There’s a common refrain among my clients – 150 minutes of exercise every week (the minimum recommended for all adults by the US Dept of Health and Human Services) just to maintain one’s current weight is an unrealistic and unattainable goal for most adults. But most people interpret this number the wrong way. Most imagine that the recommendation refers to structured exercise, otherwise known as workouts, and that the workouts would need to be strenuous to count.
Neither assumption is true. The 150 minutes refers specifically to moderate exercise and it can be in the form of duties within a paid job or household chores. Housecleaning, yard work, dog-walking and professions that require manual labor or extensive amounts of time standing or walking (floor nurses, security guards, chefs, restaurant wait staff, just to name a few) all rack up minutes toward the suggested 150 weekly total. In other words, you don’t have to log 150 minutes sweating in a gym to meet the standard. So, this month try to substitute more movement for what otherwise would be a sedentary or passive activity.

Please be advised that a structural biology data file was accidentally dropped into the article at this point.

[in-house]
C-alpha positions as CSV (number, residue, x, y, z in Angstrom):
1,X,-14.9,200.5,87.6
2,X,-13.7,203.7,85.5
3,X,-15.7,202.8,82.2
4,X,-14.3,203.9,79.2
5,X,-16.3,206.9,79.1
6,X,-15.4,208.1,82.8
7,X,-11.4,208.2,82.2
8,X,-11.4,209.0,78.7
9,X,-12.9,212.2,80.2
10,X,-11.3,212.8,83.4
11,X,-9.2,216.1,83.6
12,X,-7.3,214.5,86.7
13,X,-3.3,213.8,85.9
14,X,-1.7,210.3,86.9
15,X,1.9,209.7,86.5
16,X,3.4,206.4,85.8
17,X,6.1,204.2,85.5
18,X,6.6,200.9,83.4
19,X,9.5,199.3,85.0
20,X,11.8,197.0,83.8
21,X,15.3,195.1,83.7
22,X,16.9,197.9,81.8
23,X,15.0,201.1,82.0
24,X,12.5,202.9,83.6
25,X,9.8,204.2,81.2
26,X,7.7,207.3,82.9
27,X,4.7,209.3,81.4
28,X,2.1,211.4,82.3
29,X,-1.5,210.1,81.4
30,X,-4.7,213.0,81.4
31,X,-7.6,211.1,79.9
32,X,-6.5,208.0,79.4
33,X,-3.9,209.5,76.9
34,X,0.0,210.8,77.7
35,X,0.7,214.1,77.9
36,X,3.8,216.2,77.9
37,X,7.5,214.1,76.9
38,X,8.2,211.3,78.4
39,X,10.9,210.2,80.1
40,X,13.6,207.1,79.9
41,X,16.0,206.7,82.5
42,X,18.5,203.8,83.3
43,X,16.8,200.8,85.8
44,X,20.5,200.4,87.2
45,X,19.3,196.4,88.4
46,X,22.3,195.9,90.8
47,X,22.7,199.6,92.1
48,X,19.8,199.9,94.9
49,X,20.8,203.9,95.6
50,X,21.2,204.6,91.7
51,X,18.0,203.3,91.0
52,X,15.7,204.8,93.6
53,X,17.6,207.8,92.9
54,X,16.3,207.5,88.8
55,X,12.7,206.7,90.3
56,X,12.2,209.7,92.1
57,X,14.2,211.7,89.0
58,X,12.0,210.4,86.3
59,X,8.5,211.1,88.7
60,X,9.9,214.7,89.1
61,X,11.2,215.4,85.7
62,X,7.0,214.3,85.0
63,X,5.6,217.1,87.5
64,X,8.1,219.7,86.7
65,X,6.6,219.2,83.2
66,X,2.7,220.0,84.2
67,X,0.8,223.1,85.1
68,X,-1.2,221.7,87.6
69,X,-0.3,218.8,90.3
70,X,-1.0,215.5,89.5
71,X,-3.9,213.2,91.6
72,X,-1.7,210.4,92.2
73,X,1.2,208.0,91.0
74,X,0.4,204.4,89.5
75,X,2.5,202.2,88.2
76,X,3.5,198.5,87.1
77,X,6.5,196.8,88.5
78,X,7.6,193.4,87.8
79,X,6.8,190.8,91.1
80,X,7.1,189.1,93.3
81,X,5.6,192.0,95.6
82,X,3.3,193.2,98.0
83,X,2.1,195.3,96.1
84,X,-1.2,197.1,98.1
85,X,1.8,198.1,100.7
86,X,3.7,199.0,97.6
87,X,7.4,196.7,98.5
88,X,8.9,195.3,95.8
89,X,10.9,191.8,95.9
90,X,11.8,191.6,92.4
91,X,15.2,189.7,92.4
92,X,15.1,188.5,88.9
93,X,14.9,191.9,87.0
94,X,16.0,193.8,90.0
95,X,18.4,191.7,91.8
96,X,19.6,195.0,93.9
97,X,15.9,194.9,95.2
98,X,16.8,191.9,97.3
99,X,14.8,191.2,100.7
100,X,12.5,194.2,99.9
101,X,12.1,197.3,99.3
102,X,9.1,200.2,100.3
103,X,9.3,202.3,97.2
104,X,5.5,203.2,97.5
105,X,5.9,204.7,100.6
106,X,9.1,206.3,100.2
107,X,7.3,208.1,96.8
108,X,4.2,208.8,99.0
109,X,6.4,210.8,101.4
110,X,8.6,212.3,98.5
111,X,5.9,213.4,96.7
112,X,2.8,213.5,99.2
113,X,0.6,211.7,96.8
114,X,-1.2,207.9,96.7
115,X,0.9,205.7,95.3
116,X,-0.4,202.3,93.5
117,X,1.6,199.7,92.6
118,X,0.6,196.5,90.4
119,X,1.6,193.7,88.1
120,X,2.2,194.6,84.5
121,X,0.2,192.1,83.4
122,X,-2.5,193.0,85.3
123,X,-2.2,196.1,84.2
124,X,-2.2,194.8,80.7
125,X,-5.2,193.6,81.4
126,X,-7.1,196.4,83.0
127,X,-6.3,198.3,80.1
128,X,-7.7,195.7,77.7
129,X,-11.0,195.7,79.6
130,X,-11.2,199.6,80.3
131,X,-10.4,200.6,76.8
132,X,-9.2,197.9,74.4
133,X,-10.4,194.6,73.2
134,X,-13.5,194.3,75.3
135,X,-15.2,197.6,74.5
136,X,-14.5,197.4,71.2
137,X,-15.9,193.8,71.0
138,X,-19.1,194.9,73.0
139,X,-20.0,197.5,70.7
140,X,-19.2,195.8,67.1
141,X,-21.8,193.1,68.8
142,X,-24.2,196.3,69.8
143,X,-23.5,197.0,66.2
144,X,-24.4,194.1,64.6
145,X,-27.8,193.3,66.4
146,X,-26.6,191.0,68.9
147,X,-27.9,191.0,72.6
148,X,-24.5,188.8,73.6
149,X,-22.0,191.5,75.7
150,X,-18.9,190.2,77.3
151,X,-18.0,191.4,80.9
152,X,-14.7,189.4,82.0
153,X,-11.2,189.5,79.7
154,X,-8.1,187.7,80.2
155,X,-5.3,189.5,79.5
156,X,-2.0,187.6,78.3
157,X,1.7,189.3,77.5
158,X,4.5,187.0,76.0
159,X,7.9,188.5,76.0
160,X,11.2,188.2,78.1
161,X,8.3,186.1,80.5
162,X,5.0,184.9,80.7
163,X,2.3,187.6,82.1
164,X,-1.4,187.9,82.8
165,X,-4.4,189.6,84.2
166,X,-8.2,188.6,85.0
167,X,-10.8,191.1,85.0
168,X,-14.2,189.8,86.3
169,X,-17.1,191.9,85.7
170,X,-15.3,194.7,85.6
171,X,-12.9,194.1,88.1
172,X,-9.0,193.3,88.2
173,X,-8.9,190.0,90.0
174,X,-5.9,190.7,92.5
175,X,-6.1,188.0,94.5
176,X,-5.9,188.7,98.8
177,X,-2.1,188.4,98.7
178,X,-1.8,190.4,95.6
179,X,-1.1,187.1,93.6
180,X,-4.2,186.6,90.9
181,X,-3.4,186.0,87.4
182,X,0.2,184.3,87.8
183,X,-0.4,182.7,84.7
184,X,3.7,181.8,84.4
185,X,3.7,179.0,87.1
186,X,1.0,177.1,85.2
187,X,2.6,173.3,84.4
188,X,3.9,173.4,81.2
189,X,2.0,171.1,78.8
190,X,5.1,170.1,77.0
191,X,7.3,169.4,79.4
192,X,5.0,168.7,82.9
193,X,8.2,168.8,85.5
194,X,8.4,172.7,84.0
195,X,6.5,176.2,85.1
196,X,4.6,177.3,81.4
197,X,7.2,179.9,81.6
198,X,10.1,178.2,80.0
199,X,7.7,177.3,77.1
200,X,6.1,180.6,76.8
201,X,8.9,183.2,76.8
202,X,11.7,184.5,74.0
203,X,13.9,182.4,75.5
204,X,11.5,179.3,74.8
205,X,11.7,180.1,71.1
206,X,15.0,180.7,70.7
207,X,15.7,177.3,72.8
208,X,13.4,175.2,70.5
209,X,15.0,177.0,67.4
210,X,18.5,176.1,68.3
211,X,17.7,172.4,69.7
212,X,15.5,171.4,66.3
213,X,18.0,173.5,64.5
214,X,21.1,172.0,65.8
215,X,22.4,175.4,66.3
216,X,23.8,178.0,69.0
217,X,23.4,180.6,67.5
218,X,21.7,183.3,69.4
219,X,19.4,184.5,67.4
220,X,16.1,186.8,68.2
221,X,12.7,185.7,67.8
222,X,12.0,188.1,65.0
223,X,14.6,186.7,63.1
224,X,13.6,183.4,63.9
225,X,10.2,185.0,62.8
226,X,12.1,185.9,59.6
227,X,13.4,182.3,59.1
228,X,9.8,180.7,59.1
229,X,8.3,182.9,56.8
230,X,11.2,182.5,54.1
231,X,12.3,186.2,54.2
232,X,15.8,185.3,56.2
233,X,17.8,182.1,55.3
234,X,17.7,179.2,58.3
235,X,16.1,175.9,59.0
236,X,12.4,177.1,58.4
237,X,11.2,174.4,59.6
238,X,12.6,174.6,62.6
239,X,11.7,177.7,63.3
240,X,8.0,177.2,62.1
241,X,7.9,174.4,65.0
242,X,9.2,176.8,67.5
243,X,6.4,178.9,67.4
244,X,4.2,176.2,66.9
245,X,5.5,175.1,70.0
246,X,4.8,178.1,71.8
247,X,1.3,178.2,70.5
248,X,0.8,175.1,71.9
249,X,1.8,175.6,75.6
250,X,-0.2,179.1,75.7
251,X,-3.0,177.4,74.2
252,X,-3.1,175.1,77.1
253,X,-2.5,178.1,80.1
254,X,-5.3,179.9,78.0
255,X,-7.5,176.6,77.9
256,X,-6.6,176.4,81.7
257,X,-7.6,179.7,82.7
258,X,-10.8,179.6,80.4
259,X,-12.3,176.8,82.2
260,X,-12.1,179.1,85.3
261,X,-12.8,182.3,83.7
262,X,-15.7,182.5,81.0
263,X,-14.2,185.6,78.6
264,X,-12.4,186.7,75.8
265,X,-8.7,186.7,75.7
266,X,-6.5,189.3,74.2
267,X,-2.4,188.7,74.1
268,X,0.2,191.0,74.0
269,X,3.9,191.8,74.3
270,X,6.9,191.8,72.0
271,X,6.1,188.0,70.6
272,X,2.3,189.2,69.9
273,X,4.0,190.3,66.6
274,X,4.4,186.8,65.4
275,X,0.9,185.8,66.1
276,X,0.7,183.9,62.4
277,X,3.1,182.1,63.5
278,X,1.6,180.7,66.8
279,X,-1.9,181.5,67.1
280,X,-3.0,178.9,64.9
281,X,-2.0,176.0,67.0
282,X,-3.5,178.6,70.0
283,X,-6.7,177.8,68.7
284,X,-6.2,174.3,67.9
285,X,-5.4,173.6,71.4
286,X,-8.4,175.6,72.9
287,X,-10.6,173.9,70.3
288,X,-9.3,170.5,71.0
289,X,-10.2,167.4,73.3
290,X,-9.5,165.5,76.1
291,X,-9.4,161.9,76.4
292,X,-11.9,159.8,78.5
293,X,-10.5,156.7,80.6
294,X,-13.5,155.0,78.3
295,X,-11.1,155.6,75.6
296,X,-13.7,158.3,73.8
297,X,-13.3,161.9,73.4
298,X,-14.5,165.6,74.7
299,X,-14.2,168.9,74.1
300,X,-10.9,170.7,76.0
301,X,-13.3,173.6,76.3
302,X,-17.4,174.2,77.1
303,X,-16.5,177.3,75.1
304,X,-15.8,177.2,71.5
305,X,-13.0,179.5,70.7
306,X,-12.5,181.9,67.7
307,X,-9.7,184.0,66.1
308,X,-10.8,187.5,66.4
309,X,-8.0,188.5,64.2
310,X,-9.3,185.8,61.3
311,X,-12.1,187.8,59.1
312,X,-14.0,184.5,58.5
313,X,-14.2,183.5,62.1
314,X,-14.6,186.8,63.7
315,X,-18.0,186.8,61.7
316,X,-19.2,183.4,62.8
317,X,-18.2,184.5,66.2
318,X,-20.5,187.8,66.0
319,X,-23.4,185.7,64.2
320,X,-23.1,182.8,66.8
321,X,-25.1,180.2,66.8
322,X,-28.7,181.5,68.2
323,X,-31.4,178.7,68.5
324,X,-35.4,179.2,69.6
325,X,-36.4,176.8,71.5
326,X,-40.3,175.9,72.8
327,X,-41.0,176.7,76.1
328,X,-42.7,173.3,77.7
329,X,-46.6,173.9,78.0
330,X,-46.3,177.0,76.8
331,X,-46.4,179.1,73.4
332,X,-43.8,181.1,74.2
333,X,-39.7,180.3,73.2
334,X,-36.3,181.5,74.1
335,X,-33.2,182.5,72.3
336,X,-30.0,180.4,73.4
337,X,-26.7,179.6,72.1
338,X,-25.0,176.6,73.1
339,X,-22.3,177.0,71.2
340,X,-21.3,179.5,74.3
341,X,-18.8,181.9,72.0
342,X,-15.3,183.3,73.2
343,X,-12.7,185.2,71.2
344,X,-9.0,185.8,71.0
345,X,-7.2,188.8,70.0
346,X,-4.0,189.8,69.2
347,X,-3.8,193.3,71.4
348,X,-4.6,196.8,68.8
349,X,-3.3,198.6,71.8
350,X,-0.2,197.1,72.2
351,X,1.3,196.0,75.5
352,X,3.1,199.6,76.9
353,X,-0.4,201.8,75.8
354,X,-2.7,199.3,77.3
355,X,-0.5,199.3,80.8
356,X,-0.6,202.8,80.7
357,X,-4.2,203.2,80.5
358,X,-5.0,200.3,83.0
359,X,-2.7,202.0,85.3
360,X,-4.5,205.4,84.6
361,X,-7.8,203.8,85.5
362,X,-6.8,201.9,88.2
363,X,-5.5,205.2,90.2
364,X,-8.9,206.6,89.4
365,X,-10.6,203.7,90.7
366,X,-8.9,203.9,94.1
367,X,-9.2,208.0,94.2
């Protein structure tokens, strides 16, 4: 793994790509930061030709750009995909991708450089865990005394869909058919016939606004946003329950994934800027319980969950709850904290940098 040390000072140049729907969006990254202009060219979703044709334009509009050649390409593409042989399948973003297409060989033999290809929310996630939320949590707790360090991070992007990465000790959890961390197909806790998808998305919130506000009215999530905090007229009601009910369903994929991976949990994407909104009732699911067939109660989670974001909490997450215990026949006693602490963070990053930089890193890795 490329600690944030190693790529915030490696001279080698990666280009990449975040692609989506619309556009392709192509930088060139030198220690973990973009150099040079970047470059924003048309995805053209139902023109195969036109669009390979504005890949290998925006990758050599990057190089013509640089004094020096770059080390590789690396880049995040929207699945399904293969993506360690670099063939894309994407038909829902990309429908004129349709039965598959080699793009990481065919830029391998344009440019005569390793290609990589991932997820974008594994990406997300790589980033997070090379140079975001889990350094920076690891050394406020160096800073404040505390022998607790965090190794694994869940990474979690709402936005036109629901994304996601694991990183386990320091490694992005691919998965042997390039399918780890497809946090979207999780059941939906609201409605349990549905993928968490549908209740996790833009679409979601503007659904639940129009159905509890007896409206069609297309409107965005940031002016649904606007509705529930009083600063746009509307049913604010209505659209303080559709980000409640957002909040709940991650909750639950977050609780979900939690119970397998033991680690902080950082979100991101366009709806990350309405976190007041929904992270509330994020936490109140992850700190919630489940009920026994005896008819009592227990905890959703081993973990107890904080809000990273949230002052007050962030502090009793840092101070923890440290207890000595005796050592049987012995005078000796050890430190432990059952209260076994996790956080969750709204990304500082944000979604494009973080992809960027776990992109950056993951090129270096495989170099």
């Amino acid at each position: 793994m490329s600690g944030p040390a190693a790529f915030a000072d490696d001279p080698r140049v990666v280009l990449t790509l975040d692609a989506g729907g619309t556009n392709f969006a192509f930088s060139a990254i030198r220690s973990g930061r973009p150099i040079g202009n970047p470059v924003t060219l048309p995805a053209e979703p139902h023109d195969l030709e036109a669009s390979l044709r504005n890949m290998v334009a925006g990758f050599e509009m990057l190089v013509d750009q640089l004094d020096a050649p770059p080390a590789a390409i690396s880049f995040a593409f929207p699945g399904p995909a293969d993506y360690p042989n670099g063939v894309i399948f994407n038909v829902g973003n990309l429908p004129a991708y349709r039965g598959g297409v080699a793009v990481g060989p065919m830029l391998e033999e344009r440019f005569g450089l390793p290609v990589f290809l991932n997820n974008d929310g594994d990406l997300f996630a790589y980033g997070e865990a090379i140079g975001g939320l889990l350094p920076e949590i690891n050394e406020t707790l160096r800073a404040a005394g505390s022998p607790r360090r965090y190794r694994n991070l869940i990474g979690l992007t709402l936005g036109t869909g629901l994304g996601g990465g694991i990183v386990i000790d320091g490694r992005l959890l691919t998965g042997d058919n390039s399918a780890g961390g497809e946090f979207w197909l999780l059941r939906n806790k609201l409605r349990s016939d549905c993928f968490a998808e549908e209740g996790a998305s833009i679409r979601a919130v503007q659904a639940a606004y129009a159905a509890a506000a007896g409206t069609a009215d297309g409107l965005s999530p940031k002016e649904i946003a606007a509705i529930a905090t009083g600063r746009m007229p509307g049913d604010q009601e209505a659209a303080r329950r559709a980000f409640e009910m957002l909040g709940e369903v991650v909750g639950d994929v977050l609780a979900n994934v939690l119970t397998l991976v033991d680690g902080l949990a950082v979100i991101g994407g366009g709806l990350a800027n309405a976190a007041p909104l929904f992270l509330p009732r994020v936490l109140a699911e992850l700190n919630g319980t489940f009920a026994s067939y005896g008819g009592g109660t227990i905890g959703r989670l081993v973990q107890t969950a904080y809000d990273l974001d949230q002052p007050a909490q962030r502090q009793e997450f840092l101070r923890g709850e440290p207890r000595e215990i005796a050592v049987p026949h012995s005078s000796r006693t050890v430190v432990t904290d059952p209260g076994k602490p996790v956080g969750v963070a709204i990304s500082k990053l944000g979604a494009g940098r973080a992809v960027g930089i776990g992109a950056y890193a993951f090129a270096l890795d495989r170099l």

At every chance you get throughout each day choose standing over sitting, walking over standing, and walking further distances or faster paces. Examples: stand while on the phone or folding laundry, take the stairs, park in a space furthest from the door. Can you incorporate walking or bike riding in your commute or errand running? Use half your lunch hour to take a walk. Always use the restroom on a different floor or furthest from you. Acquire a pedometer or wearable fitness tracker to help keep you motivated.